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COMPLY-How lawyers who chase brokers invest their own money

09/26/2013 11:58 AM EDT
Copyright 2013 Reuters

By Suzanne Barlyn

NEW YORK, Sept 26 (Reuters) – Lawyers who fight brokers on behalf of aggrieved investors often see the most sordid side of Wall Street. So it is not surprising that they would be extra-cautious about investing their own money.

In a typical week, these lawyers field calls from people who allege their brokers led them astray or that a long-trusted firm peddled securities that were far riskier than marketing materials suggested.

Many of those claims end up in the Financial Industry Regulatory Authority’s arbitration unit. There the lawyers hear about the inner workings of a brokerage firm – everything from how it developed and marketed the security in question to how much brokers actually understood about what they sold.

Reuters recently spoke to three securities arbitration lawyers who represent investors to find out how they invest. Here is what they said.

Philip Aidikoff, 65, of Aidikoff, Uhl & Bakhtiari, Beverly Hills, California

Notable case: A $54 million ruling against Citigroup in 2011 on behalf of a group of investors for their losses in complex municipal bond funds. It was the largest FINRA award ever on behalf of individual investors, according to Securities Arbitration Commentator Inc.

Investment strategy: Aidikoff says he has long been a conservative investor. “I’ve seen what can go wrong,” he said. “I’m not trying to hit home runs.”

He entrusts his money to the wealth management division of Kayne Anderson Rudnick, a Los Angeles based investment adviser that he pays “far less” than 1.5 percent of the value of his assets – and no commissions. “I don’t have the time or tools to do this myself,” Aidikoff said.

Aidikoff avoids complex securities that he says often camouflage their true risks. Among them: reverse convertibles, a type of short-term note that is linked to the performance of an underlying stock and uses options to boost yields. He also shuns bond funds, because he believes rising interest rates may lead to plunging bond prices and potentially steep losses for investors. “I think they are the next big product to blow up on the horizon,” he said.

Instead, he relies on his advisers to build portfolios made up of individual stocks and bonds. Corporate bonds, for example, represent a large percentage of his individual retirement account, followed by agency and Treasury bonds. (Because retirement funds offer tax deferral, it can make sense to stash high-income securities in them.)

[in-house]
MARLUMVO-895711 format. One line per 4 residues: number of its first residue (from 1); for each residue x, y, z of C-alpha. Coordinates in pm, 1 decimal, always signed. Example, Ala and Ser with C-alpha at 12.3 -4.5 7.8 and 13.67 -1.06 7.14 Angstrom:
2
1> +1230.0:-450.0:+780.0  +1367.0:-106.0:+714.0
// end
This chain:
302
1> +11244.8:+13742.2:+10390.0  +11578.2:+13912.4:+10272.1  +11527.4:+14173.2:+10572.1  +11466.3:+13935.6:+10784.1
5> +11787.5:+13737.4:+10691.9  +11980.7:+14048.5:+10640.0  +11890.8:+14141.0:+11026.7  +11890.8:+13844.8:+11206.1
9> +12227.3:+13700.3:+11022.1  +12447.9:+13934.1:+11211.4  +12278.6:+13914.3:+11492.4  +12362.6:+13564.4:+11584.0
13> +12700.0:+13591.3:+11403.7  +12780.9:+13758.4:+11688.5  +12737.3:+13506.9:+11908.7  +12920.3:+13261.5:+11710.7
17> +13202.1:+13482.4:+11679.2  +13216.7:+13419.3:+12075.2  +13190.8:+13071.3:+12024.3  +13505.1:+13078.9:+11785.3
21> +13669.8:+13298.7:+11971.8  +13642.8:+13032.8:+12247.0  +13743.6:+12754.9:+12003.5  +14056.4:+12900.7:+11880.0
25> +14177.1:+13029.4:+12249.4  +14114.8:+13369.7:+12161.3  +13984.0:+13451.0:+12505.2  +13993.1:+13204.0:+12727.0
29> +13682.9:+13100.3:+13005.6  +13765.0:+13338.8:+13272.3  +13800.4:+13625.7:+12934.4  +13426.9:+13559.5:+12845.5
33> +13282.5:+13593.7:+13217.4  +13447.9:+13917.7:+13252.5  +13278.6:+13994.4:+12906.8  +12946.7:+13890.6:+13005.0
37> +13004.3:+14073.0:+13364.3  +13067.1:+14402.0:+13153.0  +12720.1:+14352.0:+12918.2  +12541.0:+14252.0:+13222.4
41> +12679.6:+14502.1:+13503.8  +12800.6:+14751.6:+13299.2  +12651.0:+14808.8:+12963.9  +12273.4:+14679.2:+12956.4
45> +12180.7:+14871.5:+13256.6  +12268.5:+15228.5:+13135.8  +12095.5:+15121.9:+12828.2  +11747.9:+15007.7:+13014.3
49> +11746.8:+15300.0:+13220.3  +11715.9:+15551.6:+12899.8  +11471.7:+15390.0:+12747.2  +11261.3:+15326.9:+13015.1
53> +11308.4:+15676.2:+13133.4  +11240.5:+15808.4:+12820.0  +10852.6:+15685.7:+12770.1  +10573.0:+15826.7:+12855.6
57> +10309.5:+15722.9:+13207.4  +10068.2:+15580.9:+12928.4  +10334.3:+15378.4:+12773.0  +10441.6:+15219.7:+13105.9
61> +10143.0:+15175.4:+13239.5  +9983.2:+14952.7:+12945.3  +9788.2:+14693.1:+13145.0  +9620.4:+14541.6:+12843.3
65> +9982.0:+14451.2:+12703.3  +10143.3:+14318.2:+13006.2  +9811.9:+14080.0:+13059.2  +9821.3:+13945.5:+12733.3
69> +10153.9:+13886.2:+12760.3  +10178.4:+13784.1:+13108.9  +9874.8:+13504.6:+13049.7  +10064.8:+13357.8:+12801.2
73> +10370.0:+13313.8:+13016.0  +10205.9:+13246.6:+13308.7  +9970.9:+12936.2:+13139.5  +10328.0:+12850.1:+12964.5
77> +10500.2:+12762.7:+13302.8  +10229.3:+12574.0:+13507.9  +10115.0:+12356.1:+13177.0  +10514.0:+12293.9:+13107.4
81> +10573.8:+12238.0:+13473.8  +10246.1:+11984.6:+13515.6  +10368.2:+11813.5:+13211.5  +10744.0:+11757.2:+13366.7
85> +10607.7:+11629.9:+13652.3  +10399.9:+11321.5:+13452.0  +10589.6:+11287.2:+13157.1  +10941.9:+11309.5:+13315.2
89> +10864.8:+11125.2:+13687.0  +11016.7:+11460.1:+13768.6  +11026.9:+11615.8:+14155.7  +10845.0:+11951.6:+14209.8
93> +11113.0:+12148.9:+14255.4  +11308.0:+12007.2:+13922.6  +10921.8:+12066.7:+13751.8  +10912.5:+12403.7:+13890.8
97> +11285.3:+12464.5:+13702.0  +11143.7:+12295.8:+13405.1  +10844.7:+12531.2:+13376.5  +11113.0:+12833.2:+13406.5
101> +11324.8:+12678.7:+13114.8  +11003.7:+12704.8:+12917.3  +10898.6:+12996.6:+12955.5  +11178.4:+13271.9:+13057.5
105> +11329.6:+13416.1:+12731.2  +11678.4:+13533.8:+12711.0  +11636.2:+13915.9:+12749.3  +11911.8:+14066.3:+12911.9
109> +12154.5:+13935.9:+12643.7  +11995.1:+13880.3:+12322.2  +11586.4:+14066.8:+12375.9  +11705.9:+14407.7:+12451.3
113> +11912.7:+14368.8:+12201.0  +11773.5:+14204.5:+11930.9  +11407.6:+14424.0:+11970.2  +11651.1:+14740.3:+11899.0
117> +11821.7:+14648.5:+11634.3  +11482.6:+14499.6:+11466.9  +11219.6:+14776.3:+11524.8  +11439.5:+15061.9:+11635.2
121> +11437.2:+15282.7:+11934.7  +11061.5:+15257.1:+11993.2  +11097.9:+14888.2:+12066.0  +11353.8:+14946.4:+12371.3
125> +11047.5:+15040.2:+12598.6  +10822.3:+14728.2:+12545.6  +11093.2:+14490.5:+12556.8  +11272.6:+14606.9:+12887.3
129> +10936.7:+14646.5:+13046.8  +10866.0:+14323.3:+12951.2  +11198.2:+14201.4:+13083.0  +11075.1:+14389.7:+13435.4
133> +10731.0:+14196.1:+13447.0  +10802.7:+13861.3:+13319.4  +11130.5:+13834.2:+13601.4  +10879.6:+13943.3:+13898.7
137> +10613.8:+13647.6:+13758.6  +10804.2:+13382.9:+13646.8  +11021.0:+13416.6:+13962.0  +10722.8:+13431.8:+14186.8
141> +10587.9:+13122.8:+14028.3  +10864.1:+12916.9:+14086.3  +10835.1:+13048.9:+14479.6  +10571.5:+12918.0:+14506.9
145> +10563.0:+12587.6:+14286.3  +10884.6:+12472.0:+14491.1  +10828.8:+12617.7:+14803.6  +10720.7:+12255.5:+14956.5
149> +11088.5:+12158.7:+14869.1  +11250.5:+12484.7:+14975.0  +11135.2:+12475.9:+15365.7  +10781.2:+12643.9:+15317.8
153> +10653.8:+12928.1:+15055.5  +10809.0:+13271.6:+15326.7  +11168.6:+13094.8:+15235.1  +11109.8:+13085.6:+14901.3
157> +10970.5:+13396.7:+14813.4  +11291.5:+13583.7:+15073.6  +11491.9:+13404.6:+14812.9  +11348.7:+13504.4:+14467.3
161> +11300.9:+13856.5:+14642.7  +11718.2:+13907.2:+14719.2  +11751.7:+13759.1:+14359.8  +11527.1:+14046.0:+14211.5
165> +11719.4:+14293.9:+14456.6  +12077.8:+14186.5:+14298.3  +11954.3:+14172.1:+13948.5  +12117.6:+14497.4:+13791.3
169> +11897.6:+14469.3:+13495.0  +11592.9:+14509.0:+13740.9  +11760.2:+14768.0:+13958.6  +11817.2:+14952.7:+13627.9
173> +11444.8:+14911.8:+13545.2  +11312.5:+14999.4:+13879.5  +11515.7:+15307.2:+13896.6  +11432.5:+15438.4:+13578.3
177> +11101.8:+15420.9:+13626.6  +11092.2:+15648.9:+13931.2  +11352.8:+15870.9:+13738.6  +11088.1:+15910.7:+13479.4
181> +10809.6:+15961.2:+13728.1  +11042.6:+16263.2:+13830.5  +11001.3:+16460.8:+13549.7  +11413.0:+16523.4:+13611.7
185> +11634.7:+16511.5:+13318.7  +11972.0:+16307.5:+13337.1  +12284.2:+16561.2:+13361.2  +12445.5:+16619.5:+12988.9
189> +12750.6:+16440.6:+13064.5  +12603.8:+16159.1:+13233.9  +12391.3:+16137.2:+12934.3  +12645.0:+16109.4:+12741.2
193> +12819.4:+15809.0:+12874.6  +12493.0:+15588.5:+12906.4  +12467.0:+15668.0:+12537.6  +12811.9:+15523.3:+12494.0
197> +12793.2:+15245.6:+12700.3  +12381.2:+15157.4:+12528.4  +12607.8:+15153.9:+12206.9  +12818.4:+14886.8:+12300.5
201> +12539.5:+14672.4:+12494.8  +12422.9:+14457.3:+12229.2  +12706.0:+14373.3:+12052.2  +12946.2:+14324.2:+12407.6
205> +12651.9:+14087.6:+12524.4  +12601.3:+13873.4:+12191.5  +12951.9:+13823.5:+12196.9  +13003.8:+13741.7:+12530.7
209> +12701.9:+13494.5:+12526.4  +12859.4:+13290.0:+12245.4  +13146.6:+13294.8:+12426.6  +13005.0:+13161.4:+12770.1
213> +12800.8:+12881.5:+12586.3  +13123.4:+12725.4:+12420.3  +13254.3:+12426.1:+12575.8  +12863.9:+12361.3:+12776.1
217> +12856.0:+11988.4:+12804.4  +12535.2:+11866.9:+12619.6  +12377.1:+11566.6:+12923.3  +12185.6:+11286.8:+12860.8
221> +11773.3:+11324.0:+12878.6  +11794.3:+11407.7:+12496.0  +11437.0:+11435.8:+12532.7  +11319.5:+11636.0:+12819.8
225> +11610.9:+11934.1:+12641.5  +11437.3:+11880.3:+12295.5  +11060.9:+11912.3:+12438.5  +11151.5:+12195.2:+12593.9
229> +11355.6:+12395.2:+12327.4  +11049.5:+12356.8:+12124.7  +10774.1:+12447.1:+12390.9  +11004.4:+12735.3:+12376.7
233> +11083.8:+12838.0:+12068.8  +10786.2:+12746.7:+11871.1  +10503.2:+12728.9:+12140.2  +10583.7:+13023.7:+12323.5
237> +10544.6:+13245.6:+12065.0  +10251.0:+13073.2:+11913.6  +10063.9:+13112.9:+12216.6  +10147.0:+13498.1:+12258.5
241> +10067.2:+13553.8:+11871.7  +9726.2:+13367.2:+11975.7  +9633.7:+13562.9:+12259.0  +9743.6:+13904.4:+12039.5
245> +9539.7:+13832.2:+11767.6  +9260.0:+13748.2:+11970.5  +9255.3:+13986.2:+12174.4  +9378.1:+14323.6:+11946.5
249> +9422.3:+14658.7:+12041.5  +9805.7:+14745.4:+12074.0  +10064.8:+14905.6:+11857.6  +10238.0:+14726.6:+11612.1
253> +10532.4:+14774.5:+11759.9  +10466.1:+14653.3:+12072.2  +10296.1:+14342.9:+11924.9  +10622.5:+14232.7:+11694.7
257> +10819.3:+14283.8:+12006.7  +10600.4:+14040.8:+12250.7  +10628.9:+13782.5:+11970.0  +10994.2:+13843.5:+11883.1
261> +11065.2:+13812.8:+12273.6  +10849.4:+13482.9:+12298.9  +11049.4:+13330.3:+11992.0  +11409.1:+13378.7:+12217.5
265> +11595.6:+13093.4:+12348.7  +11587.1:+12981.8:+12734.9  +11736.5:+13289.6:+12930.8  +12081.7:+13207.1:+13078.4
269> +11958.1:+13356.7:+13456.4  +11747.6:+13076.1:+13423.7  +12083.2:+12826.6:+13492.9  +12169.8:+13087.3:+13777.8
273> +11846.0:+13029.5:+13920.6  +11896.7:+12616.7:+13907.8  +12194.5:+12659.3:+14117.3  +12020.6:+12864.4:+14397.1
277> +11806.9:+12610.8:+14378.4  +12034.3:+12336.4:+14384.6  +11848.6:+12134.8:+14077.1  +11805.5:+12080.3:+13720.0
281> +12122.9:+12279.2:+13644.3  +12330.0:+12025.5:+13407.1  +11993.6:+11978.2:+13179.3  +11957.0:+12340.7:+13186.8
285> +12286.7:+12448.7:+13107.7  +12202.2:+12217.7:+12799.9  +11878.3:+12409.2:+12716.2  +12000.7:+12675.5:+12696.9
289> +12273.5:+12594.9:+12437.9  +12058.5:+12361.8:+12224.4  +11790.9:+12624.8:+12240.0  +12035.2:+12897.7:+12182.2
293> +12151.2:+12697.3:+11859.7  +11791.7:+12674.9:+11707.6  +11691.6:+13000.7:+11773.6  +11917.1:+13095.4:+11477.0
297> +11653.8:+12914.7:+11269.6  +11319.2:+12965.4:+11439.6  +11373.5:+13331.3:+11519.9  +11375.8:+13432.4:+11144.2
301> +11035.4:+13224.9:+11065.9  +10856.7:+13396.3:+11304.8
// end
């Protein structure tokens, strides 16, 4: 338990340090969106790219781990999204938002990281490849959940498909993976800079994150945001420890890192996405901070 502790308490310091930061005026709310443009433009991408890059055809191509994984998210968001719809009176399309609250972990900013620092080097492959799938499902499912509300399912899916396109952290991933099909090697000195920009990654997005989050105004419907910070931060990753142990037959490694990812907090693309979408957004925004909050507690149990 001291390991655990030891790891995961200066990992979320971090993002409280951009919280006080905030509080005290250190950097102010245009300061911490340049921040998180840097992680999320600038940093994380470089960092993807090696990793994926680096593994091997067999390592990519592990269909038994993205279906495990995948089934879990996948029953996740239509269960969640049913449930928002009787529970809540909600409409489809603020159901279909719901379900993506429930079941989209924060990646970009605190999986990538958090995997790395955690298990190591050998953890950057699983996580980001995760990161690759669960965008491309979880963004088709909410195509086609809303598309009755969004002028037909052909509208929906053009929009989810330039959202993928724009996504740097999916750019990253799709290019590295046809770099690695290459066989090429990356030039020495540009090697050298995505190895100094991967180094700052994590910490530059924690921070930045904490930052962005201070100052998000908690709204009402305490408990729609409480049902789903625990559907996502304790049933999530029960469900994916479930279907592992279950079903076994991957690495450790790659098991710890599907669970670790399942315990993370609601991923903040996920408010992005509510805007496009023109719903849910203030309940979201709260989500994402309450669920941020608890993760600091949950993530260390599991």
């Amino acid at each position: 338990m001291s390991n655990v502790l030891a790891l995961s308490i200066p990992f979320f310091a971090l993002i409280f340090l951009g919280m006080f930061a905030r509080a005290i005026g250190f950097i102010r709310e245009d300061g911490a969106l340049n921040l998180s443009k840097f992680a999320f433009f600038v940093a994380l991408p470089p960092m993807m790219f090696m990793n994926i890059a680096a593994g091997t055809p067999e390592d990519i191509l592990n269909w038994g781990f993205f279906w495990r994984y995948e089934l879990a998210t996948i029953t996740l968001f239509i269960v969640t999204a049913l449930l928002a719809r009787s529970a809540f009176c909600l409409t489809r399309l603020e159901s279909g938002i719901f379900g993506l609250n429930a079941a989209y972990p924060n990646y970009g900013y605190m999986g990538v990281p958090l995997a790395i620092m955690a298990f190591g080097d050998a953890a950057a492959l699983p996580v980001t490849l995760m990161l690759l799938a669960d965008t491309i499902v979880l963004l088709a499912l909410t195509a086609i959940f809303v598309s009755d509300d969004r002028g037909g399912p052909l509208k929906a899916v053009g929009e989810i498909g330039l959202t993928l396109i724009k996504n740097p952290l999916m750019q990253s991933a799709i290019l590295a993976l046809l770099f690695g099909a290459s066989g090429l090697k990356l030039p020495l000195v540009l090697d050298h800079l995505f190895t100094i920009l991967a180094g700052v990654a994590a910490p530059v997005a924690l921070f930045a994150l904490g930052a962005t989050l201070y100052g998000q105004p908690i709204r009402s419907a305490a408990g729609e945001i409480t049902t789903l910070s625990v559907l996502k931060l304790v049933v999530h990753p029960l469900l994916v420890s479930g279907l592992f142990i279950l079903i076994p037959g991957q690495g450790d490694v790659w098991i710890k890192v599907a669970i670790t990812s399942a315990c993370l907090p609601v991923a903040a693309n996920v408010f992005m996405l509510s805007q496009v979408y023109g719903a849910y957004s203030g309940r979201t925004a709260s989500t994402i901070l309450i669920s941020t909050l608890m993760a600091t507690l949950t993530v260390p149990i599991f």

Andrew Stoltmann, 41, of Stoltmann Law Offices, Chicago

Notable case: A $1.46 million award in 2009 on behalf of ex-National Basketball Association star Horace Grant, who claimed that his brokerage firm misrepresented the risks of bond funds it sold. A federal appeals court upheld the ruling last year.

Investment strategy: Stoltmann worked as a broker for a major firm for a few years in the mid-1990s, and that soured him on the industry. “People wouldn’t trust their money to brokers if they knew all the inherent conflicts of interest,” he said.

Among the problems: Brokers earn sales commissions, an incentive that may motivate them to push products that are not appropriate for certain investors. They also take part in sales contests, Stoltmann said.

Stoltmann has his own registered investment advisory firm, but he says he is not actively running it.

For his own money, he opened a self-directed brokerage account at Malvern, Pennsylvania-based Vanguard Group, which is known for its low-fee investments.

He invests in Vanguard’s traditional index funds, whose low operating costs are typically passed on to investors as higher returns, he said. He shifted to exchange traded funds after Vanguard rolled them out in 2001 because their costs are even lower.

His favorites include Vanguard’s Small-Cap ETF, which track the index made up of small publicly traded companies, and the Mid-Cap ETF,, which does the same for midsize companies. “I like the long-term growth prospects of small and mid-cap funds – and I’m a patient investor,” Stoltmann said. “I buy and hold forever.”

Adam Gana, 33, of Gana LLP, New York

Notable case: A $2.8 million ruling in August against a Bronx-based tax preparer and broker who was indicted for running a Ponzi scheme.

Investment strategy: Gana’s nearly 10 years as a securities lawyer have had an impact. “The fact that you see smart people who lose tons of money really starts to scare you,” he said.

Gana trades stocks on his own after researching them in investment publications. One factor he considers: the time it will take for dividends he racks up to equal his initial investment.

He recently sold Apple Inc stock that he bought for $99 per share in 2009, more than quadrupling his investment. (Apple closed at $481.53 on Wednesday). “I made enough, and the market is also saturated with smart phones,” Gana said.

But Gana is skittish about picking individual bonds. For this, he turns to a Morgan Stanley broker whom he found after asking around for references and researching public disclosure records.

Among Gana’s favorites: highly rated municipal bonds that he can hold for the long haul. “They have to be for good projects that are not going to go bust – like bridges in New York,” he said.

Gana gets to hear those bond stories, because he will not give his broker permission to trade without his approval. The lawyer says he tried that but “got too scared.”

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$102.78 +0.415 69,481 $102.40-103.28 4.32
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09/26/2013 11:48 AM EDT. Quotes delayed at least 15 minutes.